One of Russo’s teammates on that 1990 Elizabethton team was a name familiar to Twins fans. Denny Hocking was a utility guy with the Twins for 11 seasons, 1993 through 2003. In six of those seasons, he played in over 100 games.
Hocking was the Twins 52nd round draft pick in 1989. He was a draft-and-follow guy, so he made his professional debut in 1990 in Elizabethton. Recently, Hocking talked to Twins Daily about Russo. “Paul Russo had this Paul Bunyan stature to him. Tons of power to all fields and he loved hitting balls into the pool over the RF fence. He pretty much dominated the Appy League.”
Russo continued to play well after that 1990 season, and he continued to show a lot of power. In Low A Kenosha in 1991, he played for manager Scott Ullger (who he says he still communicates with sometimes). He hit .271/.369/.475 (.844) with 20 doubles, three triples, 20 homers and 100 RBI. In 1992, he skipped a level and jumped right to AA Orlando where he played for Phil Roof. There he hit .255/.329/.452 (.781) with 13 doubles, 22 homers and 74 RBI. He struck out 122 times and walked 48 times. In 1993, he moved up to AAA Portland. In 83 games, he hit .281/.341/.483 (.823) with 24 doubles, ten homers and 47 RBI. He played first base and third base.
Those are numbers that should have put him on the radar for a big league call up. In 1993, Kent Hrbek played 123 games, most at 1B. Mike Pagliarulo played about half of the team’s games at third base. Terry Jorgenson played quite a bit of third base that year. David McCarty and Gene Larkin were the backups at first base. So, some of it was about opportunity, and some was about just having several other options. Russo split 1994 between AA Nashville and AAA Salt Lake. He was still just 24 years old and hit 13 homers that season as well.
Russo said, “I tell people I was a couple of decades too early, or a couple of decades too late. I could never tell you what kept me out of the big leagues. I can tell you this. The only guy who hit more home runs than me in the Twins organization was Bernardo Brito. He was a tremendous home run hitter. He didn’t get enough credit as he should have. He was a pretty good player. But at the time, the Twins had some superstars in the outfield. They had Kirby (Puckett) and Shane Mack. Brito could have hit home runs anywhere. At least he got up there.”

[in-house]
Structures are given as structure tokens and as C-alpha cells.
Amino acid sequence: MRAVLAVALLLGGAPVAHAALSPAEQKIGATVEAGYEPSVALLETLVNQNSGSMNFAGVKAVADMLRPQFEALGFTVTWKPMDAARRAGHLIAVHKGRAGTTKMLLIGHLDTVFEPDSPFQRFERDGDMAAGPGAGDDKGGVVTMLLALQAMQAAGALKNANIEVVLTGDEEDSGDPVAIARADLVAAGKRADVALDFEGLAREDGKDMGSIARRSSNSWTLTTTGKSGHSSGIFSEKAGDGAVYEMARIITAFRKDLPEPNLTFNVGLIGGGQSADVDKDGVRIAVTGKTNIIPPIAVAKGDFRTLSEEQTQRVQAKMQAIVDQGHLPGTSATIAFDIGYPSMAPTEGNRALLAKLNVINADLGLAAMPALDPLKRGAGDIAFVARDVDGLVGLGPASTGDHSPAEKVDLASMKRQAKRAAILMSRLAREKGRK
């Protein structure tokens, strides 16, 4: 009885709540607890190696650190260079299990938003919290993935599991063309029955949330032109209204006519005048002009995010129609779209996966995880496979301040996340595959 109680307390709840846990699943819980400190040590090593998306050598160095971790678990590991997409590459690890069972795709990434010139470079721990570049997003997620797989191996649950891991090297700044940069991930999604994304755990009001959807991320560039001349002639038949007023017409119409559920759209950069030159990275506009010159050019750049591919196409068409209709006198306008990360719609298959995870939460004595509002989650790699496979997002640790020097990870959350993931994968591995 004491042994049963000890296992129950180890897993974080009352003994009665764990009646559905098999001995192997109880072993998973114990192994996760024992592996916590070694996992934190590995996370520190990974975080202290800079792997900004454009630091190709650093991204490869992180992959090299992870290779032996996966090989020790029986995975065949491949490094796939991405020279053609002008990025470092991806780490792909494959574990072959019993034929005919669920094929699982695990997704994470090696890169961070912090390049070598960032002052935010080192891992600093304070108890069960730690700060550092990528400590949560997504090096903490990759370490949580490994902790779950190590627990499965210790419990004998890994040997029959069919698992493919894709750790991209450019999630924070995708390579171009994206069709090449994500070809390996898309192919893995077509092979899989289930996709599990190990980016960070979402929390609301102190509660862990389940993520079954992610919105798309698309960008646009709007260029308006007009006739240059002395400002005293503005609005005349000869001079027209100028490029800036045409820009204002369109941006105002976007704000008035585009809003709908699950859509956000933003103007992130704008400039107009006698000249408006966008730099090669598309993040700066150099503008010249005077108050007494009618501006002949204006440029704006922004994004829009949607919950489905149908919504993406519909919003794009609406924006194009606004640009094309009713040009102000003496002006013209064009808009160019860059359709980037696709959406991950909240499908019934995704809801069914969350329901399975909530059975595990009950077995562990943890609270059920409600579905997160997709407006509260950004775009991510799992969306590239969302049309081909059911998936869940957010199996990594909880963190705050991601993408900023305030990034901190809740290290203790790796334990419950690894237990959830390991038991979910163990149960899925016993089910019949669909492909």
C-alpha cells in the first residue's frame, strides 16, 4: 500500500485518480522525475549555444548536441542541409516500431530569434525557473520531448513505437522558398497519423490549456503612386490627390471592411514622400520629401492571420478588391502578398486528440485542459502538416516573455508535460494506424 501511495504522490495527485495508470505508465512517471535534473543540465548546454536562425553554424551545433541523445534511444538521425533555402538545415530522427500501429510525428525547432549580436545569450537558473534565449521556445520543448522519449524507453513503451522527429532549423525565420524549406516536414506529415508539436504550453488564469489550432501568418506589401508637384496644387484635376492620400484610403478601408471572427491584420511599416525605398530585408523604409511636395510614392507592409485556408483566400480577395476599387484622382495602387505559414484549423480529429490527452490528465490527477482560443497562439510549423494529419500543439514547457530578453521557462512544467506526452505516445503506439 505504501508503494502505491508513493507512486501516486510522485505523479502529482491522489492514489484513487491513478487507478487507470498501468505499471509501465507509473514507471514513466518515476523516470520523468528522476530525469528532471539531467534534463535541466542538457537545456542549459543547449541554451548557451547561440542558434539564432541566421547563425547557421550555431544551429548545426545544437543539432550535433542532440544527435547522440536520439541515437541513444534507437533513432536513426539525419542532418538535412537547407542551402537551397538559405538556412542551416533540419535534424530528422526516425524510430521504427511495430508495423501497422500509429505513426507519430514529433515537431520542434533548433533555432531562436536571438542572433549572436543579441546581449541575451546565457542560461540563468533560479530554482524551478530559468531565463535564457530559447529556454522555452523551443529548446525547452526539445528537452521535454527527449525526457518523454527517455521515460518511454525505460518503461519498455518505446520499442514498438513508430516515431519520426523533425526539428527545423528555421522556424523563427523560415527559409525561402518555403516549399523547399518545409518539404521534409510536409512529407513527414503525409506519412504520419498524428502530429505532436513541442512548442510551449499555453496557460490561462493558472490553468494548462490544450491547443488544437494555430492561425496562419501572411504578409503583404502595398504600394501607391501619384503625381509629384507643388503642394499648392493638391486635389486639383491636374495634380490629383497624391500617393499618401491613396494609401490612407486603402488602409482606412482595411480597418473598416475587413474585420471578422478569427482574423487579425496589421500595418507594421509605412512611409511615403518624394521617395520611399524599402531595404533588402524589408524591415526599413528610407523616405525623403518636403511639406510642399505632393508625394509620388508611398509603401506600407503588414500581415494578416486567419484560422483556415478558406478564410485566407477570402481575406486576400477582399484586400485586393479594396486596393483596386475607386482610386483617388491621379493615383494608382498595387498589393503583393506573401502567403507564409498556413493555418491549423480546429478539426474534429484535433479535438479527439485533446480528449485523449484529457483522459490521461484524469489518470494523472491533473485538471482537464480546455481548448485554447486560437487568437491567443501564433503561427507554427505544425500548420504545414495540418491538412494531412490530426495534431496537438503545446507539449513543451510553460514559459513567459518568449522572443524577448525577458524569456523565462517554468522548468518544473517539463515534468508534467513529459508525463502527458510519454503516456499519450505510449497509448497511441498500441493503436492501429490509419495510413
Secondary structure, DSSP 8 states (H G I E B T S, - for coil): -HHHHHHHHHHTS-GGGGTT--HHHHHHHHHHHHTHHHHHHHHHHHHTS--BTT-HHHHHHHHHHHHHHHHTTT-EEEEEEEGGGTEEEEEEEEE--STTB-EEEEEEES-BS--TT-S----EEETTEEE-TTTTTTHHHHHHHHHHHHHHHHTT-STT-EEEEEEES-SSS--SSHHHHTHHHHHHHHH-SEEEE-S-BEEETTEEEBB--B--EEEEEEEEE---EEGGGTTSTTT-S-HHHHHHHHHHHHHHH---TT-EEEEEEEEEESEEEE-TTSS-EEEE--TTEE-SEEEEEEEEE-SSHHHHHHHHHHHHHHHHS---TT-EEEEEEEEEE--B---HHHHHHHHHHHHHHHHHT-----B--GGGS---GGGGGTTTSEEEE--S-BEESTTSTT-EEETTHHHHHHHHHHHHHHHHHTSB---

Russo went to the Padres where he played in AA and AAA in 1995 and 1996. He played AAA ball for the Yankees in 1997. He then spent two seasons in AAA for the Astros, but he never got The Call.
“I always felt I should have had an opportunity to get to the big leagues. I hit a lot of home runs when I was there. They just never gave me the opportunity. I had a lot of success over my career. I had a good career. I don’t regret anything. And I truly enjoyed the coaching staff with the Twins. That is one thing I will always remember. Most of the coaches there were good people that were there truly to help you get better.”
Russo is still very active in baseball. In fact, it remains his career, just in a different way now. He and his brother Pat Russo (who went undrafted, but spent two seasons pitching in the Twins system) own the Hit Factory Baseball in Tampa. They have players from eight to 18. “We’ve got a broad range. We have 16 travel teams, so that’s basically what I do.”
“Helping kids is the best part because I can take the knowledge I’ve learned through high school, through college and into pro baseball and teach kids that there’s different things that people look for. Professional baseball is not for everybody. Professional baseball is completely different than college baseball. You meet a lot of different individuals in pro baseball. The one thing I stress to all these boys is get your education. The better you do in your education, the more it will help you in baseball too.”
They have helped develop good players and good young men, and provided them with opportunities. “We’ve sent over 250 of our players to college. We’ve had some pro draft picks, a couple of first rounders. I get more pleasure out of that than anything. It’s great to see them move on. It’s great!”
Russo also does a weekly radio show called Hit The Cut which you can listen to often on Facebook Live in which they talk baseball and youth baseball and more. Be sure to “Like” their site and check it out.
Baseball and family are what keep him busy. He and his wife will have been married 23 years in October. His oldest son Paul is a senior, playing baseball at South Alabama. His oldest daughter is a junior at Tampa Catholic high school, and she recently verbally committed to playing softball at South Florida. His youngest daughter is a sophomore in high school.
Russo summarized, “They’re all good memories. I was able to do something that 99.9% of people who played baseball could never do. It has helped me later on in life to do what I do now. I have nothing but fond memories of playing my career.”
With a week to play, Rooker is four home runs behind Russo’s mark. Can he get there?